Maximize your students' engagement when reading by teaching them how to ask and answer questions along the way. Use this as a stand alone lesson or as a pre-lesson for the *Asking and Answering Questions* lesson.
Use this resource with your students to practice relating to the text by making connections. Your students will practice making text-to-self, text-to-text, and text-to-world connections as they read literature or informational text.
Reading can be a rollercoaster with its ups and downs! Use this lesson that features a rollercoaster-themed story map to teach your students about story structure and how to use a graphic organizer to visualize it.
Use this nonfiction comprehension worksheet to help second and third graders learn all about Misty Copeland, the first African American woman to become a principal dancer at the American Ballet Theatre.
Use this lesson to teach your students to identify story elements and compare them to another text's story elements. This lesson can stand alone or be used as a pre-lesson for the *Comparing Texts by the Same Author* lesson.
Use this lesson to help your ELs understand which pronouns to use when writing from different points of view. Use this as a stand-alone lesson or as a support lesson for the *My View as an Ant* lesson.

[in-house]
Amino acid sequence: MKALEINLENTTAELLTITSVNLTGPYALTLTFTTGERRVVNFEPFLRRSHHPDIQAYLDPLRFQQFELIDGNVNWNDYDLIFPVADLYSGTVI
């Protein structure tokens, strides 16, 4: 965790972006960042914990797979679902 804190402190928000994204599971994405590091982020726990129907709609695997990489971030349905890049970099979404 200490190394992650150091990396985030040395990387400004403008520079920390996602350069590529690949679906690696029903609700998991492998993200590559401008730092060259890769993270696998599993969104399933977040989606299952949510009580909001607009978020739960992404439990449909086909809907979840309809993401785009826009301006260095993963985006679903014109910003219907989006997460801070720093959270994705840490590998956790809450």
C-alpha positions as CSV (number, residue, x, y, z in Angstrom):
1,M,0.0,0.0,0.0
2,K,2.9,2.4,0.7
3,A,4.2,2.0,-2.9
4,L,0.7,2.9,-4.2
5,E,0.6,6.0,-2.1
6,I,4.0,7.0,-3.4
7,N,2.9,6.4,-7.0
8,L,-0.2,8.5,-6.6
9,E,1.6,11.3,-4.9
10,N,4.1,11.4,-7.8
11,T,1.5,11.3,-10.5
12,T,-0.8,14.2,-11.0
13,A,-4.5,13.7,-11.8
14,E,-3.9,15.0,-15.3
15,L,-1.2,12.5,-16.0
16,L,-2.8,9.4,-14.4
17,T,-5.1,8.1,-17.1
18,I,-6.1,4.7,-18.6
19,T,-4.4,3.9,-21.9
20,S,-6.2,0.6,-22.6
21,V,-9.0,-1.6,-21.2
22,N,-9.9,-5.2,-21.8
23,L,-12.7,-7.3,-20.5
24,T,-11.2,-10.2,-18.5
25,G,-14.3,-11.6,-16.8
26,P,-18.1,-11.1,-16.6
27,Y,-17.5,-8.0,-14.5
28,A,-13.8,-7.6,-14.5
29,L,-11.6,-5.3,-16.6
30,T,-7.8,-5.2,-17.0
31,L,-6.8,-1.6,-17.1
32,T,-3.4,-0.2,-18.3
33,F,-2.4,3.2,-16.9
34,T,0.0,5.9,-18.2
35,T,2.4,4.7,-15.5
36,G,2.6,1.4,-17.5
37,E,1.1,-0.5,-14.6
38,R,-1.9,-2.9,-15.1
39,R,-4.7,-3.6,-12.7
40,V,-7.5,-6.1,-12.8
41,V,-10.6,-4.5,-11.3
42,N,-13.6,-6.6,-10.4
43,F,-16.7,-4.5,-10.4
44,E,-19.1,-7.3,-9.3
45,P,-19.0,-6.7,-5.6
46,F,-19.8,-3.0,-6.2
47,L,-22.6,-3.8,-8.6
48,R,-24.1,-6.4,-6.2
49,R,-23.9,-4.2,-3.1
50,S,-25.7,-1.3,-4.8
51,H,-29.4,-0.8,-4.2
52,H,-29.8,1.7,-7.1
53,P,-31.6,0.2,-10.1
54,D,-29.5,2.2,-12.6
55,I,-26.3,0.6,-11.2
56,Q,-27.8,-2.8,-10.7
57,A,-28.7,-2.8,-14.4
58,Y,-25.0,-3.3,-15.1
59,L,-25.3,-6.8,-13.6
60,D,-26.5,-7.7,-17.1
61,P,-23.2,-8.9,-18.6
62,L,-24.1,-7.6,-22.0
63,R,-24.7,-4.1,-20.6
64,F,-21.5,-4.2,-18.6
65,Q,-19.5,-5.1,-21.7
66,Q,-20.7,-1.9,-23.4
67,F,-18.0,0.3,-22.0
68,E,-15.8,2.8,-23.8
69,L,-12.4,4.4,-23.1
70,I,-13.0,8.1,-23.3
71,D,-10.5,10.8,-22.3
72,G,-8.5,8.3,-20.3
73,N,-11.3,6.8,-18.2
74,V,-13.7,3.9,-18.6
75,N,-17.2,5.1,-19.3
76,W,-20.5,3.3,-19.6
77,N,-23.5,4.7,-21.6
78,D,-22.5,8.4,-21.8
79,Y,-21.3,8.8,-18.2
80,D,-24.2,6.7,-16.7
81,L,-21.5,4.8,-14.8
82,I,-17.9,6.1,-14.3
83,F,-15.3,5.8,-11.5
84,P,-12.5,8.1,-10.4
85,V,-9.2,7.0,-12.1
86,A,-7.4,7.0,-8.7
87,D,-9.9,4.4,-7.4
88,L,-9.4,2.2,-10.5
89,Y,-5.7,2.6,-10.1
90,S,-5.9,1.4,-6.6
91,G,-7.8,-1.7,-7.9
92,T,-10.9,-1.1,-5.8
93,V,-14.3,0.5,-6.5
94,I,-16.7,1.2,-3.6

Use this lesson to help your ELs learn how to create a simple summary, paying attention to the sequence in a story. This lesson can stand alone or be used as a pre-lesson for the *Simple Summaries* lesson.
Getting hooked on a series or type of character creates reader engagement! Use this lesson to challenge your students to compare and contrast fictional texts as they find the joy in reading books by the same author.
Use this lesson to teach your students to describe the characters' actions using the basic sentence structure of subject + verb + object. This lesson can stand alone or be used as a pre-lesson for the *How Do You Solve a Problem?* lesson.